Practical Marcionism


How many books compose Sacred Scripture? If you’re Catholic, there are 73. If you’re a typical protestant there are 66. If you’re Orthodox… it gets complicated (but most have more than 73).

If there is a weakness I’ve noticed within the Anabaptist community, it’s that we practically speaking reduce the canon even further (this is true of many Christians as well). Here’s what I think the typical canon really looks like:

  • Genesis 1-3
  • Exodus 1-20
  • Some combination of the Gospels (though probably not all 4)
  • Acts of the Apostles
  • Romans
  • A little of Paul
  • James is in there, but we’re pretty sure it’s apocryphal
  • Revelation (but we don’t know what it means)

What’s my point? We don’t read our Bibles. We think we know them, but it’s not because we read them.

Anabaptists are particularly vulnerable because we are so intensely Christo-centric. We view the Sermon on the Mount as a canon within the canon, a guiding star, the hermeneutical key to understanding the rest of scripture. The problem this creates is we tend not to stray too far from writings directly related to Jesus. In particular, as a result, we’re weak when it comes to understanding the Old Testament.

This is practical Marcionism, the early church heresy that among other things, rejected the Hebrew Scriptures. If you don’t read them, you may as well not have them. Marcion has 11 books in his canon (some of which were edited by him).

We really need to work on this. I’ve heard a very well known anabaptist pastor state that if all we had was certain NT books, we’d do pretty well at following Christ. I know what he meant to get across by saying that, but it’s borderline Marcionism. We need better answers and tools to deal with the Old Testament. A common refrain I’ve heard is this: “Whatever the Old Testament is, it’s basically the story of what doesn’t work.” This is simply inexcusable, unhelpful, and subordinates the OT to the rest of Scripture.

Don’t be lazy pastors and as for the rest of you, read your Bibles. Get into the Old Testament. Yes, it’s messy and scary and it can be hard to find Christ, but read it anyway and take it to community. Let the Spirit guide you as your discover God in every line of scripture.

6 thoughts on “Practical Marcionism

  1. Agreed. I’m actually rather challenged with my reading the whole Bible chronologically. Reading books like Jeremiah and such… really rough to read. Kings and Chronicles and Judges all really rubbed this dyed-in-the-wool Menno the wrong way… We’ve gotta take it all in, really, because it all plays a role in the story.

    As for the other 7 books not in the Protestant canon… I take it like this: Even when the canon was decided upon by the church, it was not meant to say “Don’t read anything else spiritual or religiously oriented”… it was meant as “these are the standards”. I’m not sure how much Maccabees adds to the story other than context for the gospels… likewise some of the other books… I have enough trouble, to be honest, with the 66… so… let me wrestle with Hosea a bit, first… then we can talk about Wisdom of Solomon. 😉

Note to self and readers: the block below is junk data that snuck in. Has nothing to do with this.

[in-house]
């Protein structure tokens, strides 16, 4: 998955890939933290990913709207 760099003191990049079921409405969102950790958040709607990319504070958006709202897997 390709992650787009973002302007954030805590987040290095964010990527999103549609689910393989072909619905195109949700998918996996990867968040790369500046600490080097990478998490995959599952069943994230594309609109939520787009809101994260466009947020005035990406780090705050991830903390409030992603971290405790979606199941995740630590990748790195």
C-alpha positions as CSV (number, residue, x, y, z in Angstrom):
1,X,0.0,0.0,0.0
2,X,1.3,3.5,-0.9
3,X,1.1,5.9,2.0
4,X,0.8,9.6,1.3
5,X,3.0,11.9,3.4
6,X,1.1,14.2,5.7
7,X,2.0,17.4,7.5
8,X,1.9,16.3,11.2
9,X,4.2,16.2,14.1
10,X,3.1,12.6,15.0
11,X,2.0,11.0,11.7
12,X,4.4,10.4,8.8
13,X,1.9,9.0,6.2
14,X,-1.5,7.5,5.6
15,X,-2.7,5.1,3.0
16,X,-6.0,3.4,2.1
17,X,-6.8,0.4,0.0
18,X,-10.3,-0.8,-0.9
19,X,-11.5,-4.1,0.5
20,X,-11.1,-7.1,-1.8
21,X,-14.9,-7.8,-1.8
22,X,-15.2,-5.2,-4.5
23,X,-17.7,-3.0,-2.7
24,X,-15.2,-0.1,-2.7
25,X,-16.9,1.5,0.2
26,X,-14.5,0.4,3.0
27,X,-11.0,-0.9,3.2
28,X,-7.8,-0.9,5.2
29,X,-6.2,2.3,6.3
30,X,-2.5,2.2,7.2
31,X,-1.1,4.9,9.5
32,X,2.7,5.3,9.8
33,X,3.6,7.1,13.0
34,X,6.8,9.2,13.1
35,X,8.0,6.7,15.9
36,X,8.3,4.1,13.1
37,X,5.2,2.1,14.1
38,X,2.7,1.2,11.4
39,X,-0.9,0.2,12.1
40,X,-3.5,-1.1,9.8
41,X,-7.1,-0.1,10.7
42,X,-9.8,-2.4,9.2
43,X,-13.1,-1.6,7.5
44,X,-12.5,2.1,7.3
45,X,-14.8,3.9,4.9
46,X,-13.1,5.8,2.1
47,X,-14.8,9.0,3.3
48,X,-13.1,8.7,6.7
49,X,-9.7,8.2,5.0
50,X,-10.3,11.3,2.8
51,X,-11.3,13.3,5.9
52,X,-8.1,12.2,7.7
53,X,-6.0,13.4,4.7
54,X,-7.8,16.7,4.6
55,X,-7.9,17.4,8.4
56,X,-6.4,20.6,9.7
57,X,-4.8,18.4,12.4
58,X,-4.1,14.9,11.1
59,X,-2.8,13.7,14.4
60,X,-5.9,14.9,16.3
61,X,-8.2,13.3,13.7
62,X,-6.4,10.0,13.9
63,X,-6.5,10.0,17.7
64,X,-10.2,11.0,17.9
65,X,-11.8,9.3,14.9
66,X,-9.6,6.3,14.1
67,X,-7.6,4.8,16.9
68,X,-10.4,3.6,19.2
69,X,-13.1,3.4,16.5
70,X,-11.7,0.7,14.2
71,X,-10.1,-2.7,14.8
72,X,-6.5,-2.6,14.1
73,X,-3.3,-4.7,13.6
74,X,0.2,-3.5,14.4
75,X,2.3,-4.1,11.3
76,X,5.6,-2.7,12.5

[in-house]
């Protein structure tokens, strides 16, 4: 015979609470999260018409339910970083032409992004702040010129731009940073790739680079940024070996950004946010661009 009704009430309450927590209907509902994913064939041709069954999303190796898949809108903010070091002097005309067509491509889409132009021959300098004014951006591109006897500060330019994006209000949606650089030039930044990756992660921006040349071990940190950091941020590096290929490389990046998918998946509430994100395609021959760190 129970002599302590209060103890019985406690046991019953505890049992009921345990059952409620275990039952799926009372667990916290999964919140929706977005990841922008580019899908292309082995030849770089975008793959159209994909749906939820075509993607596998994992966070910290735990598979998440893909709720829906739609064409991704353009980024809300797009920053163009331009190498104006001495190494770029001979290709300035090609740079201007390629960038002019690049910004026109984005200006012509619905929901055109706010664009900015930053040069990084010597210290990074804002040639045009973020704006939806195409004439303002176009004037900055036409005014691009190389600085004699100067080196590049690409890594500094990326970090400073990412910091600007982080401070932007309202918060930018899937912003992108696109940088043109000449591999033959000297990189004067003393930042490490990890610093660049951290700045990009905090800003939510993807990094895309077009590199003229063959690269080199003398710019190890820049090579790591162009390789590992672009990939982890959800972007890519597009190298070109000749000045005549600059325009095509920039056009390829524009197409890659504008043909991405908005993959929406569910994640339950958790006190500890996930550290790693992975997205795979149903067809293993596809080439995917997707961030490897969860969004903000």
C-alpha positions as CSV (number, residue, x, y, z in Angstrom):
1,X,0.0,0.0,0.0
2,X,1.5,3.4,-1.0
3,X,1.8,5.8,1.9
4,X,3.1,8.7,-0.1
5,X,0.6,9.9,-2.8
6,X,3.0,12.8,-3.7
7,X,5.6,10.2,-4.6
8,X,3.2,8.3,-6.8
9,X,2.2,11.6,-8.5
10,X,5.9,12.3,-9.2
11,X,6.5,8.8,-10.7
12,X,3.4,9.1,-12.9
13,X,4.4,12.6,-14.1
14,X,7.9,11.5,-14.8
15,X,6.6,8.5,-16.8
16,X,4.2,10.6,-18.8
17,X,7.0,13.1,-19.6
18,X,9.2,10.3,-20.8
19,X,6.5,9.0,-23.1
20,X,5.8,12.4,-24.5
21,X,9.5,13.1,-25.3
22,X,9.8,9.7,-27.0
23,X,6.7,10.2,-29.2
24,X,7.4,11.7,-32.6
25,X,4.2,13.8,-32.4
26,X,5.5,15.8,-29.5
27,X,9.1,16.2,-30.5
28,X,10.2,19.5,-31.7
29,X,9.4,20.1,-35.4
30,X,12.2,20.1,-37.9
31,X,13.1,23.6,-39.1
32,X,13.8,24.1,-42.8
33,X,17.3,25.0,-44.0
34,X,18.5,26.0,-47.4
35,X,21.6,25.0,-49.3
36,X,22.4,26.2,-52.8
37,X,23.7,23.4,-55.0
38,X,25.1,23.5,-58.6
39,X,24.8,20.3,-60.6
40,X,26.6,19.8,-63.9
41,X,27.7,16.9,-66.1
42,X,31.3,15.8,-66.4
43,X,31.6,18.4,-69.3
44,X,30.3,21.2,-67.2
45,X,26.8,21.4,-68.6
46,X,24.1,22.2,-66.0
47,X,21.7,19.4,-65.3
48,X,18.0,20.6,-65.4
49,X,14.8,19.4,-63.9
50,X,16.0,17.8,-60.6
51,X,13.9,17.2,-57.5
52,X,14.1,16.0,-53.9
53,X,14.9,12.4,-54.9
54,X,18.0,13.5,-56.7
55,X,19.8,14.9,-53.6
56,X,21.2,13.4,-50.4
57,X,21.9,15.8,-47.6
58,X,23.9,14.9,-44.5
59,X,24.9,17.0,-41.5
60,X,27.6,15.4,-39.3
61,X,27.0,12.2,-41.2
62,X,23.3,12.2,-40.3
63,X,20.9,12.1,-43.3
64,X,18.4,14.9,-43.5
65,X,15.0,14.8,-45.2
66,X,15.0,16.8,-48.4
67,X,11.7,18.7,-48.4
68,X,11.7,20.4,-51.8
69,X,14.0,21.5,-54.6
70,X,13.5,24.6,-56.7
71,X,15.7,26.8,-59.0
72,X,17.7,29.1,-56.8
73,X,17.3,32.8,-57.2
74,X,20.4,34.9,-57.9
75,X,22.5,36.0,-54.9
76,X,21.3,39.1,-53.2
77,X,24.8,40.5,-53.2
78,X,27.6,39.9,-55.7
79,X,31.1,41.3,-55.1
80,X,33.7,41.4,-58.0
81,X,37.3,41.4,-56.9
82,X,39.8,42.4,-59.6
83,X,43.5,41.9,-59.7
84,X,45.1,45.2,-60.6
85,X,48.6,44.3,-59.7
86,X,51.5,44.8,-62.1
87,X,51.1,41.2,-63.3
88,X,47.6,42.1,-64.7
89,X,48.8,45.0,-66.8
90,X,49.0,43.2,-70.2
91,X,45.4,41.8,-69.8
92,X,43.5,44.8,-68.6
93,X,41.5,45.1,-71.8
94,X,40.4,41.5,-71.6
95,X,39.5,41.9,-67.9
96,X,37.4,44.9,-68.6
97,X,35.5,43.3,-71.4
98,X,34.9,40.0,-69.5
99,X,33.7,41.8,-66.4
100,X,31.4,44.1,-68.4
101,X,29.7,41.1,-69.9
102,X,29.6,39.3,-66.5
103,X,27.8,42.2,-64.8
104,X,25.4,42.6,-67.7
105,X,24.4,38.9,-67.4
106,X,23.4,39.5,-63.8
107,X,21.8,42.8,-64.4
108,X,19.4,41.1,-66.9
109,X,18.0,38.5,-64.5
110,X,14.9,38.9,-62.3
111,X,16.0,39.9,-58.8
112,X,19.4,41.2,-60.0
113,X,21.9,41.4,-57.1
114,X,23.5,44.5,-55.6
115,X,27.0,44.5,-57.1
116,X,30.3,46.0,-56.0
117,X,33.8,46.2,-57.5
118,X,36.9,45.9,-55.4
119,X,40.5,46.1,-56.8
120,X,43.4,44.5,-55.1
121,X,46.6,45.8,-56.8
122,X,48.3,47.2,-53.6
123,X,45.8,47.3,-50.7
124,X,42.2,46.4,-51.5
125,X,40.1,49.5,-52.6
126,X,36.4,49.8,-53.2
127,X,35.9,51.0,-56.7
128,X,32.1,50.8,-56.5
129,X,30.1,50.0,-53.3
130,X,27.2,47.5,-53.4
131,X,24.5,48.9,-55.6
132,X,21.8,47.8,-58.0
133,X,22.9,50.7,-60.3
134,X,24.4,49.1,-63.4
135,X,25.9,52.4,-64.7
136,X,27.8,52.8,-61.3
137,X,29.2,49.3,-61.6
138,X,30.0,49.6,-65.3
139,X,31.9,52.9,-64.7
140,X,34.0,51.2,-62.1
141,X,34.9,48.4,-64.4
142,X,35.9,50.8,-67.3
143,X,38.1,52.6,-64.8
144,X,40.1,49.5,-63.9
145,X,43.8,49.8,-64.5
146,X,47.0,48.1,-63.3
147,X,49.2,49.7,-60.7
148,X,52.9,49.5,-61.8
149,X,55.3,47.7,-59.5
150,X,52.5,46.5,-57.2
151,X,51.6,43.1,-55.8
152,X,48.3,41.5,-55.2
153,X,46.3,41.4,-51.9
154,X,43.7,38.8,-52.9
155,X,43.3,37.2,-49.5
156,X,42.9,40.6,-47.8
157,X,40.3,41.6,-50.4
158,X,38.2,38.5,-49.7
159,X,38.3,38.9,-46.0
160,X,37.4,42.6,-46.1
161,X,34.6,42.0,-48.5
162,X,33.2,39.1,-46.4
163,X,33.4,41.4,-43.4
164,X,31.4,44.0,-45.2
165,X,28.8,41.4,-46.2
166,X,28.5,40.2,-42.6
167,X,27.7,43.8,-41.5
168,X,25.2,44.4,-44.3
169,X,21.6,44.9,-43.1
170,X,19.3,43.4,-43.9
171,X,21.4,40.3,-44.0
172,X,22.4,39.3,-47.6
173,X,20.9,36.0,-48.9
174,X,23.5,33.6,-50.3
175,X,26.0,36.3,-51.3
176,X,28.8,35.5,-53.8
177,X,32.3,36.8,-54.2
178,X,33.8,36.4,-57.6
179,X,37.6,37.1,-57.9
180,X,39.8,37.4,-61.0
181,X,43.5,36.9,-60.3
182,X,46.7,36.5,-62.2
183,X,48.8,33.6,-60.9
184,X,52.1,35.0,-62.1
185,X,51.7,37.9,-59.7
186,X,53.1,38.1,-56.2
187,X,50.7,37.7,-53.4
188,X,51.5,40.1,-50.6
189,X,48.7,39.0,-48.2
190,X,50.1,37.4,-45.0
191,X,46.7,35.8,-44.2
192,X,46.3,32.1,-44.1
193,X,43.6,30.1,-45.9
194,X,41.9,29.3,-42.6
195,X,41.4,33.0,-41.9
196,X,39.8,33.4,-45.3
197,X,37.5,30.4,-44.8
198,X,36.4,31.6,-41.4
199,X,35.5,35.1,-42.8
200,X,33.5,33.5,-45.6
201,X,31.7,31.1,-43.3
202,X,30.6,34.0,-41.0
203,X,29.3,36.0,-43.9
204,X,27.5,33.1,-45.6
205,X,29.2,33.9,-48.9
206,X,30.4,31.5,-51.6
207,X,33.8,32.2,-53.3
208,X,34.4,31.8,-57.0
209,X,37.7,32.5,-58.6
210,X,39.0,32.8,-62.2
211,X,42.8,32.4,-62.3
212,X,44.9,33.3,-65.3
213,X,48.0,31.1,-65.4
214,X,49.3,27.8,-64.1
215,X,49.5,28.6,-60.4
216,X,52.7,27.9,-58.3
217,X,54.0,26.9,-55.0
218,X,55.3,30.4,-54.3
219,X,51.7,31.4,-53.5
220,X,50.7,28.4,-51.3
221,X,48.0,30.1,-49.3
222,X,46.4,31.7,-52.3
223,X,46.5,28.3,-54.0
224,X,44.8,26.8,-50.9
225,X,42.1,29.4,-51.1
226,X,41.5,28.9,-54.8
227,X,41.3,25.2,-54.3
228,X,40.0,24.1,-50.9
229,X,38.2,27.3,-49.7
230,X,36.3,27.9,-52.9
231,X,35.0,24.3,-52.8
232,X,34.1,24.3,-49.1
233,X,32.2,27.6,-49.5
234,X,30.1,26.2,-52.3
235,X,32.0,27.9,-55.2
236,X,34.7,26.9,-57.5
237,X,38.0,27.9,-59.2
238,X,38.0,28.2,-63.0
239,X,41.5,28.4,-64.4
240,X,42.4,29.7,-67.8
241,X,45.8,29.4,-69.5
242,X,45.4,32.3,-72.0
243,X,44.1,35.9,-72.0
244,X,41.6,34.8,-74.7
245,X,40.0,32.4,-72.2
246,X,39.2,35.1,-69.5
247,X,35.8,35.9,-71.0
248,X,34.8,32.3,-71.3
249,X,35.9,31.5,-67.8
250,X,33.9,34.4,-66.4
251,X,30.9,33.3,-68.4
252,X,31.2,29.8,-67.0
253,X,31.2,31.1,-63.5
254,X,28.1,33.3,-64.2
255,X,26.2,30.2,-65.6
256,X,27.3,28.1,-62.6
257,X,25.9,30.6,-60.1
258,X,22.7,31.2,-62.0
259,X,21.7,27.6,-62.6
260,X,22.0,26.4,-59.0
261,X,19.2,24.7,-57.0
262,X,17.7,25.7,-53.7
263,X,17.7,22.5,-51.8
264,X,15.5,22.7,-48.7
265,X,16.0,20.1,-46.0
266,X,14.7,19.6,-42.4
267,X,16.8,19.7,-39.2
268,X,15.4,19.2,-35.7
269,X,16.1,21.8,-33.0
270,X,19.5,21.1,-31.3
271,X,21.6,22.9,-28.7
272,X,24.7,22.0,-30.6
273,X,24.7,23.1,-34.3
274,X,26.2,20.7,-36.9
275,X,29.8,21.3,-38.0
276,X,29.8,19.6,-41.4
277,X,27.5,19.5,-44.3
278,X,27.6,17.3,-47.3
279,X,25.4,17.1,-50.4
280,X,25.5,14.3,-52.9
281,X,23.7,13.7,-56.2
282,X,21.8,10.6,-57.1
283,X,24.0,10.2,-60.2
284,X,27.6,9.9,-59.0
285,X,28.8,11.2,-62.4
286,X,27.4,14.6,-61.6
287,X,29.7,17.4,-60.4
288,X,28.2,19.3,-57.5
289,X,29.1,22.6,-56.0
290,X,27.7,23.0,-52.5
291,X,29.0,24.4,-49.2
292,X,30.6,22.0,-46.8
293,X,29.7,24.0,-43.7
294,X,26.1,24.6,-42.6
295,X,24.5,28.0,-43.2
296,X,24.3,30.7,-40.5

• And I wasn’t intending to argue for or against the differences. Even if you list those 7 books as apocryphal and not deuterocanonical, they have almost always been seen as useful for understanding, but that they are not inspired and must be measured against the “accepted” canon.

  2. Reading NT Wright’s Scripture and the Authority of God really helped me for this. Like Anabaptists, it is clear that the centerpiece is Jesus. But in doing so, he does a much better job of explaining why it is still important to pay attention to the rest of it.

    He refers to the 5 Acts of Scripture: Creation, Fall, Israel, Jesus, and Church. One common fallacy is to view all 5 acts as equally authoratitive. Another, as in many cases for Anabaptism, is to say that the first acts just don’t matter. But just as we can’t interpret the first three acts without the climax of the story in Jesus, we can’t fully understand Jesus and Church without knowing how we got here through the first 3 acts.

    I’ve heard the movie analogy a few times. Imagine a movie like this with 5 acts and the climax is a radical reorientation, something like The Sixth Sense or Fight Club. That conclusion does change how we view everything that came before but it would still be a very incomplete story without all those things that came before (now reinterpreted by its ending).

    • Newbigin uses that idea of the “Drama” of scripture in 5 acts as well in the “Gospel in a Pluralist Society”. Another book that REALLY plays on that is by Michael W. Goheen and Craig G. Bartholemew called “The Drama of Scripture”. These view of scripture as laying out the larger story has really helped me form how i read this scriptures… it makes reading things like Hosea MUCH easier because of the lens of the Act in which I live…Although Goheen and Bartholemew give it 6 acts… after the church is the “Return of the King”… and no, no hobbits are involved. 😉

  3. I was watching a video of Scot McKnight today and he said that most evangelicals know Genesis 1-3 and move straight into Romans. And in doing so, we bypass the drama of the narrative in which God draws us into.

    The one thing (slight exaggeration as I have learnt much more) is that the OT proves you cannot command individuals and community to love God and each other. True love of God and each other can only come about the more we reflect on the fact that God first loved us.

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